National Park And Wild Life Reserves Of India

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In 1988, there were 54 national parks and 372

sanctuaries covering a total area of 109,652 sq km. By the year 2000, this number had

increased to 566, covering 1,53,000 sq km, or 4.66% of India’s geographical area. There

are currently about 597 national parks and sanctuaries in India, encompassing 1,54, 572

sq km or 4.74% of the country’s geographical area. The latest review of the Wildlife

Protected Area Network document brought out by the Wildlife Institute of India,

Dehradun, recommends to bring the total area under the Protected Area network to 870,

totaling 1,88,764 sq km or 5.74 % of the country’s geographical area. This would

translate into 163 national parks covering 54,789 sq km or 1.67% and 707 sanctuaries

covering 1,33,975 sq km, or 4.07 % of the countries geographical area. Recently, the

Bombay Natural History Society, in collaboration with various NGOs and government,

has identified 463 important bird areas (IBAs). Out of these 463 IBAs, 199 are not

officially protected. Many of these IBAs are extremely important for bird and general

biodiversity protection and should be included in the PA network system. Similarly, the

Wildlife Trust of India along with the Asian Elephant Research and the Conservation

Centre have identified 88 elephant corridors that also need protection and lie outside the

PA network

Biosphere Reserves

Apart from the protected areas system mandated under the WPA,1972, certain areas have

also been declared as biosphere reserves by the Government of India. The Wildlife

Institute of India states the following as the reason for the formation of Biosphere

Reserve (source: http://www.wii.gov.in/nwdc/biosphere.htm):

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The programme of Biosphere Reserve was initiated under the ‘Man and Biosphere’

(MAB) programme by UNESCO in 1971. The purpose of the formation of the biosphere

Reserve is to conserve in situ all forms of life, along with its support system, in its totality,

so that it could serve as a referral system for monitoring and evaluating changes in

natural ecosystems

In the current situation, the selection of a Biosphere Reserve is based on considerations,

which are generally ad hoc. In all instances, significant areas of Biosphere Reserves are

managed either as Sanctuaries or National Park and as such all the applicable restrictions

in such PAs are operative

There is a need to develop guidelines for the formation of Biosphere Reserves, which lay

down clearly not only the criteria but also the management implications. In the existing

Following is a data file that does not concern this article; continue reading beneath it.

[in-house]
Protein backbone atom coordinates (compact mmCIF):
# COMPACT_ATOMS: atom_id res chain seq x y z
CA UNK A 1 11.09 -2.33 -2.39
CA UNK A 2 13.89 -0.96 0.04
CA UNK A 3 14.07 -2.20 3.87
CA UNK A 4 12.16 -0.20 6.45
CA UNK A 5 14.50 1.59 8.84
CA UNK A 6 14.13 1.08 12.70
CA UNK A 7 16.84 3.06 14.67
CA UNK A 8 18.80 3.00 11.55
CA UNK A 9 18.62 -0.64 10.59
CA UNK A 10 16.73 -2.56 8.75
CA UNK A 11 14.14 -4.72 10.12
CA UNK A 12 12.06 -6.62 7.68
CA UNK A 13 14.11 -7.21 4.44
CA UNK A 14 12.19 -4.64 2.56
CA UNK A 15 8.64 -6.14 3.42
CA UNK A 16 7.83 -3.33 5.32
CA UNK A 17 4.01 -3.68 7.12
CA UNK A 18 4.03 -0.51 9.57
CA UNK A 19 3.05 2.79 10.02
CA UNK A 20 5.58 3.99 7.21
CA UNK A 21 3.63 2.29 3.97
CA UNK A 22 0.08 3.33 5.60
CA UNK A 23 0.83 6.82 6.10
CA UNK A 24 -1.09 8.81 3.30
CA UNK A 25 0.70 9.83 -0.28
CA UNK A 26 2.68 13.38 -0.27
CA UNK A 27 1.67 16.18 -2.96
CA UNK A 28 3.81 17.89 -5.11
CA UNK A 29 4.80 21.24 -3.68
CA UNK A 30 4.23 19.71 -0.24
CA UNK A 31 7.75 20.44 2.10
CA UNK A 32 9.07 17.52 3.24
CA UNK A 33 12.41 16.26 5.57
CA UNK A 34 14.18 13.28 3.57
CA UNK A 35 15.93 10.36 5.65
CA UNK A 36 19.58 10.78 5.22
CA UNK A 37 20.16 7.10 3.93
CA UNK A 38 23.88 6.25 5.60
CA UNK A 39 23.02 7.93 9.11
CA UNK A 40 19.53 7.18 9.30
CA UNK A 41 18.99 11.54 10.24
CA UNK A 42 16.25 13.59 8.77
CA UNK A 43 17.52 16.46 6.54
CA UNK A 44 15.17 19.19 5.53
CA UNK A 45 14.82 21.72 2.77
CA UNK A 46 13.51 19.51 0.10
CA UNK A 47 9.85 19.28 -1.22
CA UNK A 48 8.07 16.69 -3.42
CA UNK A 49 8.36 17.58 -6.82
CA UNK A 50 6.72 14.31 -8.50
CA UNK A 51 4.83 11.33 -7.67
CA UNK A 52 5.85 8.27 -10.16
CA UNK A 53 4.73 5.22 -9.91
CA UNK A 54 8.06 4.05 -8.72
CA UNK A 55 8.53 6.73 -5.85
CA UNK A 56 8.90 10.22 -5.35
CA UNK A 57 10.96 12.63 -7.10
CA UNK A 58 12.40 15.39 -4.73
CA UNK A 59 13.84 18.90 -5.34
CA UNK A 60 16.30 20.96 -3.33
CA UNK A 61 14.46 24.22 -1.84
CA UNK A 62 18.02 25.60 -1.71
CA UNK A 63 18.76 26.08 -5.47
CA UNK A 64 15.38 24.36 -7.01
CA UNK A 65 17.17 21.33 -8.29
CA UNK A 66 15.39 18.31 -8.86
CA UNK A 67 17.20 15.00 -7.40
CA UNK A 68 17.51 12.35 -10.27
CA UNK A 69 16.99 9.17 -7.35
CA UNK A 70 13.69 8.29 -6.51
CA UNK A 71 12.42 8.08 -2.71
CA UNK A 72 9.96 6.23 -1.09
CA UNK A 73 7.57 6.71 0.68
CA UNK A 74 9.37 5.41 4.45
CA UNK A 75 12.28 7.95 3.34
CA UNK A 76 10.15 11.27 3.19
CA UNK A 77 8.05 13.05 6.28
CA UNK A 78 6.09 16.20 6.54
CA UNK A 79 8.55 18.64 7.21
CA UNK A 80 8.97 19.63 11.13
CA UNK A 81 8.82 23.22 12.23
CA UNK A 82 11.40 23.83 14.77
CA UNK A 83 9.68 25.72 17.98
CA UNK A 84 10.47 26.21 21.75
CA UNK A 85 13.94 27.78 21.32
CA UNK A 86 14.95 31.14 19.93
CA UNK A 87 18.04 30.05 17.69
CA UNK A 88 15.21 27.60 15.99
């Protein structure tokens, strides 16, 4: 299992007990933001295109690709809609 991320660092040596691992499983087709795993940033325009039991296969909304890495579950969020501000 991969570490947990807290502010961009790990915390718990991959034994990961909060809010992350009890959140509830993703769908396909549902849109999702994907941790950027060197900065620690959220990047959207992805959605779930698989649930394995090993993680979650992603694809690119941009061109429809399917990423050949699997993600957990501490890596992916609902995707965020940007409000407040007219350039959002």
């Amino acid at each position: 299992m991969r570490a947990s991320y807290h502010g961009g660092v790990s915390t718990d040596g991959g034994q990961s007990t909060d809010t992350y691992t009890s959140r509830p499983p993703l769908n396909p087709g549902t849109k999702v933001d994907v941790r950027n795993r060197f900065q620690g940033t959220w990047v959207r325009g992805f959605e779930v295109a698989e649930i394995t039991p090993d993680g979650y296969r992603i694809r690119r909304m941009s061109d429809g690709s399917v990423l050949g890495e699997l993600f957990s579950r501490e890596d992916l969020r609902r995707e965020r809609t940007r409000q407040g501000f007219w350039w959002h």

situation, it is not clear as to how the object of a Biosphere Reserve is significantly

different from National Parks and Sanctuaries. It is pertinent to point out that only 3 of

the 13 Biosphere Reserves meet the criterion of the Man and Biosphere Programme of

the UNESCO.

Since management and conservation applications are stricter under the Wildlife

Protection Act, it should not be that instead of creating a Park or Sanctuary a Biosphere

Reserve be created to avoid the regulations of the WPA. Nor is it advisable to

superimpose a biosphere reserve where a PA already exists or to change the category at

this juncture. The attempt should be to establish biosphere reserves where it is neither

appropriate nor feasible to establish one of the four PA categories listed under the WPA.

Some very apt areas where Biosphere Reserves need to be established are the Abhujmar

region of Bastar and the Jarwa Reserve in the Andaman.

Species (Fauna and Flora)

Out of the 12,28,153 life forms described till now in the world, India has about 89,451 or

7.28% and more are likely to be discovered. Nearly 60,000 insects have been identified

till now. About 3,000 out of the 35,000 described species of crustaceans are found in

India. Similarly, its fish fauna is very rich with more than 2,500 fish species known to

occur in India. Other life forms consist of 210 species of amphibians, 456 species of

reptiles, 1225 species of birds and 390 species of mammals.

There are many species of animals endemic to India or the Indian subcontinent. For

example, 36 species of mammals are not found anywhere else in the world. Similarly, we

have 176 species of endemic birds and 214 species of reptiles confined to the Indian

subcontinent, mainly in India. The highest percentage of endemism is found in

amphibians – 128 species of frogs, toads, salamander, etc., out of 209 (61%) are

restricted to India. Moreover, for some species India has the major population. For

instance, nearly 60% of the world’s tigers, 80% of the world’s1 one-horned rhinoceros,

100% of the Asiatic lion, 65% of the Asian elephant and 80% of the world’s gharials, are

found in India.

India is reported to have 16,500-19,400 taxa of flowering plants, which is approximately

7% of all described species in the world. Of these, nearly 107 species are aquatic. The

country has also recorded 48 gymnosperms, 1,135 pteridophytes, 2,850 bryophytes, 2,021

lichens, 6,500 algae and 14, 500 fungi. These are only such species that have been

described till now. Wild plants contribute significantly to livelihood needs with more

than 1,000 species having been recorded to have food value and more than 3,000 species

being recorded for medicinal purposes, besides use in fibre, fodder, gum, dyes, scents,

essential oils and for religious purposes, according to the recently concluded NBSAP

process.

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